Governance not Regulation 

Day 83 Week 12 Q1  Friday, March 24, 2023

From an innovation perspective, there is a huge difference between executives and boards of directors. Boards have existed since the early seventeenth century, and we live in the early twenty-first century.

Our celebrity-centric culture is driven more by ego than by sense, making it fashionable for a company’s CEO to become its Chairman of the Board. This effectively eliminates not only oversight but also perspective. When industries prove they can not manage themselves, bureaucrats step in and start regulating. Right now, the tech sector is experiencing the desire for people who are completely unqualified to pass legislation and regulate industries they know nothing about. Imagine the impact on innovation!

I am not even sure that most board members think they have any innovation responsibility, as they are often expected to rubber-stamp the CEO’s wishes. This is dangerous!

Suppose the tech sector does not ensure that there is sufficient oversight and accountability in the decision-making process and that the interests of the company and its shareholders are being properly represented. In that case, there will be and now are serious problems. Having a separate Chairman of the Board can provide for more independent oversight and accountability, which can be beneficial when the CEO is not performing well, or the company is facing significant challenges.

Having the CEO also serve as the Chairman of the Board can create a potential conflict of interest, as the CEO may be more likely to prioritize their own interests over those of the company or its shareholders.

If you are a creative outlier, independent contributor, manager, executive or board member in an innovation culture, and if you do not manage yourself well, someone less qualified than you will step in and do it.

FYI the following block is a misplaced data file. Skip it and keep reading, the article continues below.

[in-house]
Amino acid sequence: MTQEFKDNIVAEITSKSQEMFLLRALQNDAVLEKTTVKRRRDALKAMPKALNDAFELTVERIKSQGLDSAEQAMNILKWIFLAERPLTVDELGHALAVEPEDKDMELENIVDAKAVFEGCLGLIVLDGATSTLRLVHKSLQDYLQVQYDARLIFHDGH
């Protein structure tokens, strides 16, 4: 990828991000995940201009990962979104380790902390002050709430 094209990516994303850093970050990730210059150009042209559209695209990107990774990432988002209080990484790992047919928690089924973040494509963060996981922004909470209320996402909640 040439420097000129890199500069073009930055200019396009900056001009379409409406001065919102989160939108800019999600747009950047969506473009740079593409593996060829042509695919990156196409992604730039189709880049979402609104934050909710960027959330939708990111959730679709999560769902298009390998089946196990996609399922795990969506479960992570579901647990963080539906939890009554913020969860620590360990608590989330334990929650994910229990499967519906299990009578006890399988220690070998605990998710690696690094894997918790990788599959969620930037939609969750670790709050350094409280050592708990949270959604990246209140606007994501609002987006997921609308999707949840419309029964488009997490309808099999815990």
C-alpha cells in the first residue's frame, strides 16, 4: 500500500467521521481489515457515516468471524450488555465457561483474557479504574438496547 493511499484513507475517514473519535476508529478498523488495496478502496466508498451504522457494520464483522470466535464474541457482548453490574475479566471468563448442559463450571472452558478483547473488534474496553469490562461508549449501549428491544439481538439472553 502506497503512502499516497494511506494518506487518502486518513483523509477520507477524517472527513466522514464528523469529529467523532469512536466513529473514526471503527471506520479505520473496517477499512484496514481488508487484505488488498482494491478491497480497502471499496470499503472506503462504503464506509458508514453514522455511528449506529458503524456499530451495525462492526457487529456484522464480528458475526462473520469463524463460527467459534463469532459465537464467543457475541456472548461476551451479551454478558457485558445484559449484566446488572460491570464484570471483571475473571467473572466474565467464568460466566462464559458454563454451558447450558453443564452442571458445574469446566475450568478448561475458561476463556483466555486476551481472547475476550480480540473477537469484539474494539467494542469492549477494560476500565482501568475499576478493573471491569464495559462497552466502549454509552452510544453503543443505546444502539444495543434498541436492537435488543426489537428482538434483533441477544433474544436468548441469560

The board has a critical role in fostering innovation that impacts long-term success by providing oversight and guidance to management in developing and implementing innovation strategies, reviewing and approving innovation plans, assessing the feasibility of new ideas and initiatives, and providing feedback and support to management as needed.

Promoting a culture of innovation within the company can include encouraging and rewarding creativity and risk-taking, promoting collaboration and knowledge-sharing, and ensuring that employees have the necessary resources and support to innovate.

It is imperative that the governance layers take some responsibility for protecting and fostering innovation by setting a clear vision and strategy, providing oversight and guidance, and promoting a culture of innovation. 

Yes, looking at the big picture may result in lower short-term returns to shareholders. Still, it also may keep the company afloat for a lot longer because businesses must innovate or die and catering to egos with conflicts of interest is not a good long-term survival strategy in business, politics, and professional and personal relationships.

Innovation is too serious a business to compromise with appeasement. It requires courage, perspective and taking responsibility.  We should not blame young inexperienced CEOs for not knowing how to run their companies. Blame the system that prevents executives from benefiting from the experiences of others who have been around a lot longer than they have.